Next I realized that I needed to rebuild the car’s side steps. So for now I just cut-off the old ones from the lower door guides and set them aside.

With these gone, I worked on mounting the lower guides to the now yellow painted car body. This required using the OEM mounting post and screw on one end, and a drop of CA glue at the other.



I then placed the body on the frame and added the roof, just for a test fit.

As I was about to start re-mounting pieces to the car, including the window “glass” in both the body and the doors, and the end car doors, I just wanted a final check to make sure nothing had gone wonky before committing to things with glue!



Everything (still) lined up right. So, I began the reassembly.
  • Upper and lower door guides went in.
  • All glass was replaced and mounted.
  • Doors were put in place.
  • Roof was reinstalled.
The good news is at this point the car is really starting to look like something!




Minus end door handles (on oder from Ebay) and the lettering/logos (just need the courage to apply them) the body is pretty much complete.

Now the next big step is finishing the frame.

Currently I’ve been working to shim the end railings. I also need to modify and install the car steps on each corner. Once I get through these two steps it should be pretty easy to prime and paint the under frame and chassis.

The battery/tool box and brake gear is already modified and ready to install - I just need to get the chassis finished before I do.

All in all, some pretty good progress this weekend I think!

Sadly the next two weeks are work trips again, so I doubt there will be much progress until mid May - but the good news is this leaves time for the chassis primer and final detail bits to arrive in the post!

Thanks for looking.

Cheers,
Josh
 
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dunnyrail

dunnyrail

DOGS, Garden Railways, Steam Trains, Jive Dancing,
25 Oct 2009
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Nice to see some big time mods to create a prototype, I should be copying your example with my Mallett! But I guess for me compromise is a wholesome meal that is taken without complaint. But your approach is the rightbone, I just hope for your sake that some of the other LGB offerings for your RHB theme are not so far off the mark.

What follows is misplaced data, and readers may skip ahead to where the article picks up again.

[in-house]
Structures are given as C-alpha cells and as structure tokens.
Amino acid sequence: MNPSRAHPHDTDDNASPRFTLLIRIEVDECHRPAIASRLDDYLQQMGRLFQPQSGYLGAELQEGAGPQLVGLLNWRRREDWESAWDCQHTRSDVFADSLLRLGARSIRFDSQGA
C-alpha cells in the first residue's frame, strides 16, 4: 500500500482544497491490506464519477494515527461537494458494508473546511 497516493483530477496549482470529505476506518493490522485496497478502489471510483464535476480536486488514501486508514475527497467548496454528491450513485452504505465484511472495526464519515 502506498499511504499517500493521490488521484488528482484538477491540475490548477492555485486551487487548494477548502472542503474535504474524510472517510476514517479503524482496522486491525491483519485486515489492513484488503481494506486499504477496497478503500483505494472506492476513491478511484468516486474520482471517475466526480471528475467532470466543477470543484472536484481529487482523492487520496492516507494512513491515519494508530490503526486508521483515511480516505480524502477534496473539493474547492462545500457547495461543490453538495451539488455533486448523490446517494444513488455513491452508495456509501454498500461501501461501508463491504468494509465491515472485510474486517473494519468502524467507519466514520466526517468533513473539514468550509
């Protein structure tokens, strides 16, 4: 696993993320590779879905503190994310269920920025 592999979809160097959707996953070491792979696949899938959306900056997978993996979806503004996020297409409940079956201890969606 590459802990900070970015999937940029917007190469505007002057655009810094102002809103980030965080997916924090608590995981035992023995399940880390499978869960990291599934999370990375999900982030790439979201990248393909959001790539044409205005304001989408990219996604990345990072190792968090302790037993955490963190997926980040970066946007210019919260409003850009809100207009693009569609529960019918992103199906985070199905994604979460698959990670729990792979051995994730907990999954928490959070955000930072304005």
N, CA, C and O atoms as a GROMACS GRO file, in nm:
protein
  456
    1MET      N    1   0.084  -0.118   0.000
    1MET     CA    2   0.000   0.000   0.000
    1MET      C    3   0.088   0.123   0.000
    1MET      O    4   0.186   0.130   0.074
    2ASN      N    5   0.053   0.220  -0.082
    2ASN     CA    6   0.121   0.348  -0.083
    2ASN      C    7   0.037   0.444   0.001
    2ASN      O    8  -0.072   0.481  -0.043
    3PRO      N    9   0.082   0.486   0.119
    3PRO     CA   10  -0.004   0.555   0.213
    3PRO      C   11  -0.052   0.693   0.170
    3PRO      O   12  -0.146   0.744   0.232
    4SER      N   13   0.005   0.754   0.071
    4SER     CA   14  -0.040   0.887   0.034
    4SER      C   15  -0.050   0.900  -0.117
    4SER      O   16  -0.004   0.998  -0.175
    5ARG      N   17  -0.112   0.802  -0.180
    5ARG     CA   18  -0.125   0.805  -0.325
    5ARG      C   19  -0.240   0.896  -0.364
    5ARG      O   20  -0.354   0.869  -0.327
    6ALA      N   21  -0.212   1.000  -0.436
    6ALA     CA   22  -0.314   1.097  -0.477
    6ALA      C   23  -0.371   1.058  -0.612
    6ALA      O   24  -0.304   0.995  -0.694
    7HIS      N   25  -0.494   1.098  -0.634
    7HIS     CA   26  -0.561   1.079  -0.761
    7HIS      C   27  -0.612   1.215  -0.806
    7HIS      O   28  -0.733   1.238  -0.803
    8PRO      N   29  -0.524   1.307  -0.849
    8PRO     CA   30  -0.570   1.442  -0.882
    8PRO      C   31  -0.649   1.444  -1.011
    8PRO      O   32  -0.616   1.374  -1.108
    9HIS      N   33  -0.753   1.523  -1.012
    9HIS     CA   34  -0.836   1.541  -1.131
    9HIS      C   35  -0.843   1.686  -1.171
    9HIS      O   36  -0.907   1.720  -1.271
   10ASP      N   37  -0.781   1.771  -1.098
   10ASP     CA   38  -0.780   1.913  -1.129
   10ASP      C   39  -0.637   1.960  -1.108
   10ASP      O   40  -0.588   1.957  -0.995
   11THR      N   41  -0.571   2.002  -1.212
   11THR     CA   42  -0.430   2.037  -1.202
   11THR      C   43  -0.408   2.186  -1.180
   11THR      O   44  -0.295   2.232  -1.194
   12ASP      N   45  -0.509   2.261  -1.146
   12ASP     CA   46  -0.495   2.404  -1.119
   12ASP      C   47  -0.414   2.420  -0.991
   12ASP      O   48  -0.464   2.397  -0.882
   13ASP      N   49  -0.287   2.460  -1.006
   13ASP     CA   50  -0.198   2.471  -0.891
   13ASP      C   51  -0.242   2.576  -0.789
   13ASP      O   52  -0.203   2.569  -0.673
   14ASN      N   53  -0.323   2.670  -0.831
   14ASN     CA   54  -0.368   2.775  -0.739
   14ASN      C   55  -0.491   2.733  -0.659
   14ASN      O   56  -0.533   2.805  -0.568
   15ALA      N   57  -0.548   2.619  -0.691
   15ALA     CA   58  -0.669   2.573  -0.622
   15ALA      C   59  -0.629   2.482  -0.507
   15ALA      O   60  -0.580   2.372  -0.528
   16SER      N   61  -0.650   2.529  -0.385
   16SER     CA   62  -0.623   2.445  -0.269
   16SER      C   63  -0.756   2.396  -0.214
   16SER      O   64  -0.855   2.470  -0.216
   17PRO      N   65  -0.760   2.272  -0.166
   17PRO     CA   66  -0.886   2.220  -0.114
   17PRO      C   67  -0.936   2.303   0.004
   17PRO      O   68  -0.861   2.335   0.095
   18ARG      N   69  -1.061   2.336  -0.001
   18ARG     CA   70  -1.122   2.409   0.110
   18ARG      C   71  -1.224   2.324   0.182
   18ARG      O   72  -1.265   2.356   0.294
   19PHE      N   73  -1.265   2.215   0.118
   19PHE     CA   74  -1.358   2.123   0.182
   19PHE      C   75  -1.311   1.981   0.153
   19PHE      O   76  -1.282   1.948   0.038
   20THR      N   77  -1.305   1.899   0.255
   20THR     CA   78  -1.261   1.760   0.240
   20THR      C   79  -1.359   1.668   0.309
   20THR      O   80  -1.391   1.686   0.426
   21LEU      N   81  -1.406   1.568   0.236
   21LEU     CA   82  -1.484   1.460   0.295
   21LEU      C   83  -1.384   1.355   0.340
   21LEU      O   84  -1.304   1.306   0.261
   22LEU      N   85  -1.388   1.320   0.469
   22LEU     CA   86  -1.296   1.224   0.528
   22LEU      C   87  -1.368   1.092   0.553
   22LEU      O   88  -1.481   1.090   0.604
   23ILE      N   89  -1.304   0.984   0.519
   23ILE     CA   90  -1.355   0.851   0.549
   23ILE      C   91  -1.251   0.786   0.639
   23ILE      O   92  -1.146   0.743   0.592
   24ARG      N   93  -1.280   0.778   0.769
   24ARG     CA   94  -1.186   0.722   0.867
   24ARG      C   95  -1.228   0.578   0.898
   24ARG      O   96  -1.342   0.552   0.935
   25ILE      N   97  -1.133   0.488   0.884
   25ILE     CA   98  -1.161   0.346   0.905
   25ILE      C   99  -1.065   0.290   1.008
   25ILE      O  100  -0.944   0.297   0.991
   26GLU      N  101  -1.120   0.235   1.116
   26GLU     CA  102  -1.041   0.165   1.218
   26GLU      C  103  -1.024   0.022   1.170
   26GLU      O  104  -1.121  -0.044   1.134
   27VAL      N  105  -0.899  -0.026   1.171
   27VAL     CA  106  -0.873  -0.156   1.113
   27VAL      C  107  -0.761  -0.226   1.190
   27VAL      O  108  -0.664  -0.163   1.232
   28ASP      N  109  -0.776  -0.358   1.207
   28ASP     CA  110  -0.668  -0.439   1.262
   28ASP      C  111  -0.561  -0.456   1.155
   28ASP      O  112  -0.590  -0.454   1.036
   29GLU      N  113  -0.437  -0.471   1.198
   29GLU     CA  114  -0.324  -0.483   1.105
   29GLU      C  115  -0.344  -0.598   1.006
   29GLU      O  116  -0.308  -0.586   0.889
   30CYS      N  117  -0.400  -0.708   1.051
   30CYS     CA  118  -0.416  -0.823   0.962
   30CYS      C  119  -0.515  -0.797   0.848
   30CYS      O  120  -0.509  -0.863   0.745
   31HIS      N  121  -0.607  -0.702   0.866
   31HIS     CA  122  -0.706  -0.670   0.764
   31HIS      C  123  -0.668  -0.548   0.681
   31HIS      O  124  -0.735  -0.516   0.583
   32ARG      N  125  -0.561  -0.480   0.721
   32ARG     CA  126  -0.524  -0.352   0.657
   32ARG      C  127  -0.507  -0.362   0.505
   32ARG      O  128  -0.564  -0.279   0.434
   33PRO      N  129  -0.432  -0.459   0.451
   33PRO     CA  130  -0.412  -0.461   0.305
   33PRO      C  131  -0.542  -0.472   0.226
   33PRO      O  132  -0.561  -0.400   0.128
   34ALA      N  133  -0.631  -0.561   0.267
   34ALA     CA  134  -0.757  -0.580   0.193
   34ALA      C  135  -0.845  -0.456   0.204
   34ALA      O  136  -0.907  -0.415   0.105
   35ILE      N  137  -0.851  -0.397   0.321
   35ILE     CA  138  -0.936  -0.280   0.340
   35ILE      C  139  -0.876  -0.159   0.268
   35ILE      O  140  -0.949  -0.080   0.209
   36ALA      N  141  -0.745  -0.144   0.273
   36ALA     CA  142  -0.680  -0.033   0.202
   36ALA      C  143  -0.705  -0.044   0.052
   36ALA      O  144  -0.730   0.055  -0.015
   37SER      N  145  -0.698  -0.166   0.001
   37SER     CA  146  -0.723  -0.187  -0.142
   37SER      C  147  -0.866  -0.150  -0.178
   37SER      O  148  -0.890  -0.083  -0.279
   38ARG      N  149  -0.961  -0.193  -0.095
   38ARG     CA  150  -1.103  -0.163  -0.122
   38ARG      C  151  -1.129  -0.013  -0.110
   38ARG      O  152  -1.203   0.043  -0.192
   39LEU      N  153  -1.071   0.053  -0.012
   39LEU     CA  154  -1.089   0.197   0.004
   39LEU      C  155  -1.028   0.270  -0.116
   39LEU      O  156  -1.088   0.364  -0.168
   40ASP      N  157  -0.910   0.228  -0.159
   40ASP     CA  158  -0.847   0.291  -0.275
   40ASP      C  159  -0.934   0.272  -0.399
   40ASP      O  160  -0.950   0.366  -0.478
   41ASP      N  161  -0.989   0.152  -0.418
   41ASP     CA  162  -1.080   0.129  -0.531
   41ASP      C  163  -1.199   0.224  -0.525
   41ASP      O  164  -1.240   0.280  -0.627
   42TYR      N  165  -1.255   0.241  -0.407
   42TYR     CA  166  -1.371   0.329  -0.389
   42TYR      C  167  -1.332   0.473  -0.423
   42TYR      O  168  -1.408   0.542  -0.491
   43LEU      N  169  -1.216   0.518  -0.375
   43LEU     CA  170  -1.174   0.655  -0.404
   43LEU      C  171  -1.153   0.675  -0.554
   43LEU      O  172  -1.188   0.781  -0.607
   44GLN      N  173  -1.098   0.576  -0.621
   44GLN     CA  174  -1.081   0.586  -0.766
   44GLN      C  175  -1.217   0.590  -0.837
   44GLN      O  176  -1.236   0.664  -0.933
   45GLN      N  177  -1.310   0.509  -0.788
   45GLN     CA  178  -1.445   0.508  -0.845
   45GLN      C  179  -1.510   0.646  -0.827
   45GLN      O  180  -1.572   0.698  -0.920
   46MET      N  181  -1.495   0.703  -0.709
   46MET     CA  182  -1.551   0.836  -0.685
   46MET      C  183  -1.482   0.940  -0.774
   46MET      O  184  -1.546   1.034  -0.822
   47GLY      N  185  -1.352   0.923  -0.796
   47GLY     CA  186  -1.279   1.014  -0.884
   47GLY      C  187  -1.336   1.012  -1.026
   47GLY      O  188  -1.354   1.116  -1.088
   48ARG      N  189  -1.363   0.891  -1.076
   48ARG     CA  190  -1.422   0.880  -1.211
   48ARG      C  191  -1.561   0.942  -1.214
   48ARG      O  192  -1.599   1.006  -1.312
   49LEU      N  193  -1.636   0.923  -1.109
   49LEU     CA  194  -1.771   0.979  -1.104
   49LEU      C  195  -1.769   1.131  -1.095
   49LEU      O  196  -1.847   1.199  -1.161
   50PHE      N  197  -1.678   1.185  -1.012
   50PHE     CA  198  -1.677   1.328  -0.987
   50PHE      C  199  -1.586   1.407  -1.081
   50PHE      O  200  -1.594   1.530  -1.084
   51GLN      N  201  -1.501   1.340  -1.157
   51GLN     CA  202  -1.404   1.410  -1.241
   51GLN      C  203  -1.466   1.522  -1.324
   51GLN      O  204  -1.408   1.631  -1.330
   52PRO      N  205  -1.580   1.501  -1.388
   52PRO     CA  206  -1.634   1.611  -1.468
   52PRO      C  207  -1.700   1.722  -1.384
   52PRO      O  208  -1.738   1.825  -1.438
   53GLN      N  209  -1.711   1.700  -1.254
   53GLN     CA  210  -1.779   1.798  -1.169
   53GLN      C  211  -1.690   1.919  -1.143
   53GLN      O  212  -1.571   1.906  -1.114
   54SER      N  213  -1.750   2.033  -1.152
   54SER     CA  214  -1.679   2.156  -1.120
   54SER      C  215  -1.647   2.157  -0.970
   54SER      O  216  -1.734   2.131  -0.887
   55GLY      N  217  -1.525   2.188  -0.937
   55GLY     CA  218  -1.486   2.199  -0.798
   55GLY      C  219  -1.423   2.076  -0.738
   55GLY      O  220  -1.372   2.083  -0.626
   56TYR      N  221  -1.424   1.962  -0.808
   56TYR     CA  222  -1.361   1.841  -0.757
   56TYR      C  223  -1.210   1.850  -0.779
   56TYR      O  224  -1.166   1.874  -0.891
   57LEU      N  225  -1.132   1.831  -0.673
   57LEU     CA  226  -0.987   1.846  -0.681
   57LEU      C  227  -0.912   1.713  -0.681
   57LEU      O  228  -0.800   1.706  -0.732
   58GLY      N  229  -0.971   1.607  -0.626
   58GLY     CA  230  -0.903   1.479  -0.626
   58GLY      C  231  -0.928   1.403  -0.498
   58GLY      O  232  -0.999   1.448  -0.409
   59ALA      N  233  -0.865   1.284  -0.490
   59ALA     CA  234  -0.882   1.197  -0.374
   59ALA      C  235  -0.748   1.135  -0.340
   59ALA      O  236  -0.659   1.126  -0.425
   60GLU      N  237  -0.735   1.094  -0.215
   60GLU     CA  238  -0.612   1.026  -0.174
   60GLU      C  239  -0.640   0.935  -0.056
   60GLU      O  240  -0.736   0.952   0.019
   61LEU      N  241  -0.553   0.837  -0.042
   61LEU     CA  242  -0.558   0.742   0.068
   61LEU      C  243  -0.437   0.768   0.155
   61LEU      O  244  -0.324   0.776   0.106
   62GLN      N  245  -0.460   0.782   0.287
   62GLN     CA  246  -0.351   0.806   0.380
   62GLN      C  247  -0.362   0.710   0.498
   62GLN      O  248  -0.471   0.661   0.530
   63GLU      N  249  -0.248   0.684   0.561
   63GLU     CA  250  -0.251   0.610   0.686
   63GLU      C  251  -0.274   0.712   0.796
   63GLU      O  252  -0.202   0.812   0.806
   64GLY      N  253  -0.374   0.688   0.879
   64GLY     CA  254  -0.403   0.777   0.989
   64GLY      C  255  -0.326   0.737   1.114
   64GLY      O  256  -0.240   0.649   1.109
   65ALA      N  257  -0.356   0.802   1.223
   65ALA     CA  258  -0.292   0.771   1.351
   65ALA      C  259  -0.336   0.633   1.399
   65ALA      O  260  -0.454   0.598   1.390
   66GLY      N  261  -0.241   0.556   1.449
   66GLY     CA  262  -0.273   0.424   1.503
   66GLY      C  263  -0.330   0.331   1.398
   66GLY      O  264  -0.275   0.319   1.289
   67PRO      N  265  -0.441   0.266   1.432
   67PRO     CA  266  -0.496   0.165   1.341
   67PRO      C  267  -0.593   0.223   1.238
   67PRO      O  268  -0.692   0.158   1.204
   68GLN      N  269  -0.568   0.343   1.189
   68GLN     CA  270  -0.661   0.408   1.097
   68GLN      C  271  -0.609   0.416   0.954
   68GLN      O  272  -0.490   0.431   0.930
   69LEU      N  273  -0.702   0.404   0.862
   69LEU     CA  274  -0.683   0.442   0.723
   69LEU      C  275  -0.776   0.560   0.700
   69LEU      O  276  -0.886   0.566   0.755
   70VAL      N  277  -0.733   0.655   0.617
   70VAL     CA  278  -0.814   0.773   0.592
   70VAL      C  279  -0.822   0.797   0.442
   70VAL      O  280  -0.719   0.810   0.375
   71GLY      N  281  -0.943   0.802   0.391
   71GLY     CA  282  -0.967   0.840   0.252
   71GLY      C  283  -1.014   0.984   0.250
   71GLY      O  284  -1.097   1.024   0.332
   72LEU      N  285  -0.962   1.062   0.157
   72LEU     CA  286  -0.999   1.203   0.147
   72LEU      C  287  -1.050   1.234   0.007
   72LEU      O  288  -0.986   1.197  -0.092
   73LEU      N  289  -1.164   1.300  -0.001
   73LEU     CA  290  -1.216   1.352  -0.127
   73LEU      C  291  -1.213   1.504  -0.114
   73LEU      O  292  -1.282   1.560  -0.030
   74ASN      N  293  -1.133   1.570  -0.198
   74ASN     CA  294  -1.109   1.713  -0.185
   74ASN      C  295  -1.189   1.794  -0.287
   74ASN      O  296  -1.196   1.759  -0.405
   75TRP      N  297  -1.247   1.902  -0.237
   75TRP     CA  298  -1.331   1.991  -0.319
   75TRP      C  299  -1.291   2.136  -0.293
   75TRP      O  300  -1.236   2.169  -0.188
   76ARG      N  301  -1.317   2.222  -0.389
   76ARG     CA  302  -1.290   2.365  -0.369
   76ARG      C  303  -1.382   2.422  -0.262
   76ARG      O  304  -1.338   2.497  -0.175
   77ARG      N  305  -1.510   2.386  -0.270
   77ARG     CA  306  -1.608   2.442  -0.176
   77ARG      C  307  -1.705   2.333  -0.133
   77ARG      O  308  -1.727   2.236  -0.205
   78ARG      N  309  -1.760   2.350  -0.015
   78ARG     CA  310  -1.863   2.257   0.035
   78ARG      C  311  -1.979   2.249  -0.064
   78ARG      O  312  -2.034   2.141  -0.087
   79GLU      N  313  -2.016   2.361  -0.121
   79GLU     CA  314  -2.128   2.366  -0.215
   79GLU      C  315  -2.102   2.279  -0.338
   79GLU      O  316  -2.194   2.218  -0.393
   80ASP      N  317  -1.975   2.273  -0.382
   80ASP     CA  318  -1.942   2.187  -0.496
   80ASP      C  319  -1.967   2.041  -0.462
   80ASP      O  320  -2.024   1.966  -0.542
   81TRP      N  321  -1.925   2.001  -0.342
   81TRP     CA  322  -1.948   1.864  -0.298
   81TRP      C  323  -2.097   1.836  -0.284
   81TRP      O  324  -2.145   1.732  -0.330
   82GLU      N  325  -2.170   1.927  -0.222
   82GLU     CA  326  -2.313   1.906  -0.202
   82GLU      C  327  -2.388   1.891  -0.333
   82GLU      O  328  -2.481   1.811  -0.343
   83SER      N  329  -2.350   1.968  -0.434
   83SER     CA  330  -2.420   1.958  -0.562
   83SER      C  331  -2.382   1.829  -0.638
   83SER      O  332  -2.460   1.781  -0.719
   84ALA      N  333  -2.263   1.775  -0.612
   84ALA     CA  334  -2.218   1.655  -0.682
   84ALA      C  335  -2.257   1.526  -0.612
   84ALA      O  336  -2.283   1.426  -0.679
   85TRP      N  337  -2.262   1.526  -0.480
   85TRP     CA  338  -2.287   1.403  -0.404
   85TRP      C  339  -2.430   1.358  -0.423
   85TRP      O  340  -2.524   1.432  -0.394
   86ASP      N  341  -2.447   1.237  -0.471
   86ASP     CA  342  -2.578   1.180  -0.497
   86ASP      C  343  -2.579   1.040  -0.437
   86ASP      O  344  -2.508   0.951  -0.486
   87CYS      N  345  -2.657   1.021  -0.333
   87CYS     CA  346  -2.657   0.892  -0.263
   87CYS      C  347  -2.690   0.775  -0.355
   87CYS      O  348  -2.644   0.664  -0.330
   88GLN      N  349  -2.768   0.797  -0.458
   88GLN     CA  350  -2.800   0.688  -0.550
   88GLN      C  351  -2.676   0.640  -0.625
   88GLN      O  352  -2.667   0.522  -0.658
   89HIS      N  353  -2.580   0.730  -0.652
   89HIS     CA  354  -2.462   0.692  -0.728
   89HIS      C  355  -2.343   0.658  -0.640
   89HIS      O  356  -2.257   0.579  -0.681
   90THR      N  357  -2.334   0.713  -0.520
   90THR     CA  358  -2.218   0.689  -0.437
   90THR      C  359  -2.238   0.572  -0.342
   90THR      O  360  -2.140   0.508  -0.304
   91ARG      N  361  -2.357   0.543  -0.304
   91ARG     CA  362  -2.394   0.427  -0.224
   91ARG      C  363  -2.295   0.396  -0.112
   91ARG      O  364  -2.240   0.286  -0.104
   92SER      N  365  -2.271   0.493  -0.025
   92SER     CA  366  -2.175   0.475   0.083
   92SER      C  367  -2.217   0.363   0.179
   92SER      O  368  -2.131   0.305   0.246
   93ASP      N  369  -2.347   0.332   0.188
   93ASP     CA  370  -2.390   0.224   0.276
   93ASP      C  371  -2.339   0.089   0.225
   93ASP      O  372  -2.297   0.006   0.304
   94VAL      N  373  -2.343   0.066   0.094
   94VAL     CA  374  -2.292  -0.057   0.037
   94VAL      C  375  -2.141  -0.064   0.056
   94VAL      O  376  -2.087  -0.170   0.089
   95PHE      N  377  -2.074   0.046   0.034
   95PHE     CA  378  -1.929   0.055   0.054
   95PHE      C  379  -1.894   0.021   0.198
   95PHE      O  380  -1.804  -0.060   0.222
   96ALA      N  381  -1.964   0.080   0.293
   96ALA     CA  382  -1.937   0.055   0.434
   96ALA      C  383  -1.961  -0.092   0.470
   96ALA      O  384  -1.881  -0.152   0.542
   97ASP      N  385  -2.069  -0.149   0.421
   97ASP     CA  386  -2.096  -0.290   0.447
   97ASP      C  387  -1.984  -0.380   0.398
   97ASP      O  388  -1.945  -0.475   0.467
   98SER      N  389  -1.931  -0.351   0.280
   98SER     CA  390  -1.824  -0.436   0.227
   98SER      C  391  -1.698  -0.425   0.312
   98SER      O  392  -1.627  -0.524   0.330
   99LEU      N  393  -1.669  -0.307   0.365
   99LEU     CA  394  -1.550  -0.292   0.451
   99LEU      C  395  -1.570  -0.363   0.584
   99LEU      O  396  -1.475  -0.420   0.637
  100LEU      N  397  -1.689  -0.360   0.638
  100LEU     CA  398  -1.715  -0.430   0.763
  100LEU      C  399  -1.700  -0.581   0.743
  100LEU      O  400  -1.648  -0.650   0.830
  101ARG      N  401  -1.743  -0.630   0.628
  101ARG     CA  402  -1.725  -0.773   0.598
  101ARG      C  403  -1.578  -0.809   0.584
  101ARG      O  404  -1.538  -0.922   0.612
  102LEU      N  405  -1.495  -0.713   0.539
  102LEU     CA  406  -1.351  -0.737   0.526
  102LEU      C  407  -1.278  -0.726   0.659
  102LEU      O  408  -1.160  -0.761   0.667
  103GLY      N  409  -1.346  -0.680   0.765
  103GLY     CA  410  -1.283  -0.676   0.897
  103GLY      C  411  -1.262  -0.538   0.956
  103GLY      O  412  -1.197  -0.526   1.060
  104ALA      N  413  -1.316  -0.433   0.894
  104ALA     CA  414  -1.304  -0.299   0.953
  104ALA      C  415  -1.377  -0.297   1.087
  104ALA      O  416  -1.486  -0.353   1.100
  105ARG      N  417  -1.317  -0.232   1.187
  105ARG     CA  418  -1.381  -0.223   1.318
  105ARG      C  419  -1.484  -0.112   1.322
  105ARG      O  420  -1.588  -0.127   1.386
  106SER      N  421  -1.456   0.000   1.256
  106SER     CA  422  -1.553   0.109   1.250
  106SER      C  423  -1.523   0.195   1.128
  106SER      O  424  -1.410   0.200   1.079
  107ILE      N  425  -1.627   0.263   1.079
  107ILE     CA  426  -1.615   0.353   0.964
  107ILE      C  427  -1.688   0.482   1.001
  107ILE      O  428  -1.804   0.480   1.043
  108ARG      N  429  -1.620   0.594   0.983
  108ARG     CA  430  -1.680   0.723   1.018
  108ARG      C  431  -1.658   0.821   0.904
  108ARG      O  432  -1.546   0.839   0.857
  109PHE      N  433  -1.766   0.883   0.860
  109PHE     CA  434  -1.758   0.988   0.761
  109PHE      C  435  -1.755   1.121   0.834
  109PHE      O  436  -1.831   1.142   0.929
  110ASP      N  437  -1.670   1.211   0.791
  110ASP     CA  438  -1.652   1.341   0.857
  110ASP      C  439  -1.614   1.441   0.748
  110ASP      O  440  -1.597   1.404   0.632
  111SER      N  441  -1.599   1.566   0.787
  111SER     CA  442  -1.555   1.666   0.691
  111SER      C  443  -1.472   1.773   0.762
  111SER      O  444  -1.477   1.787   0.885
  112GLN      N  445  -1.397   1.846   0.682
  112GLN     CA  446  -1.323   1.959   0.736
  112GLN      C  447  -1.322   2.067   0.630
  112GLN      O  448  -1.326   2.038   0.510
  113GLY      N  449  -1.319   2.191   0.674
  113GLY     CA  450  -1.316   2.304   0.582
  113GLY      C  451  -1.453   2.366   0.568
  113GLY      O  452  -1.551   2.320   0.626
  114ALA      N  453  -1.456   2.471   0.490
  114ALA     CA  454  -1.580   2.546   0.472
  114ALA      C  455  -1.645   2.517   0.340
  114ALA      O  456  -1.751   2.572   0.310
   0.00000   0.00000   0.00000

Parkdesigner

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It would be amazing if LGB would start bringing more prototypical RhB items to market. (To be fair, in the freight side of things, their recent flatcars and skip cars show marked improvement - coaching stock is another story though.)

So I was supposed to be on my way to China this weekend, but the trip pushed back a few weeks. So, time for more modeling!

Tomorrow will be mainly focused on the underbody and frame of Xk9089, but this week my decals from Zenner came in, which meant I could start to close-out the body of the car. I'll post a more detailed progress report with photos tomorrow while I wait for some primer to dry, but as it's late here - thought I would at least post this:



Really starting to take shape!

More tomorrow.

Cheers,
Josh
 
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Riograndad

Riograndad

Model Railroading, boats and oil painting,
6 Jul 2013
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Cracking bash,great build:cool::cool::cool::cool::cool::cool:
 
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Parkdesigner

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Ok, as promised, here’s the progress report.

Knowing that I didn’t have to climb on a plane this Saturday, I went ahead and started this weekend’s projects a bit early. Last night, I pulled out the decals and some other bits and bobs for the car and started to make progress where I could.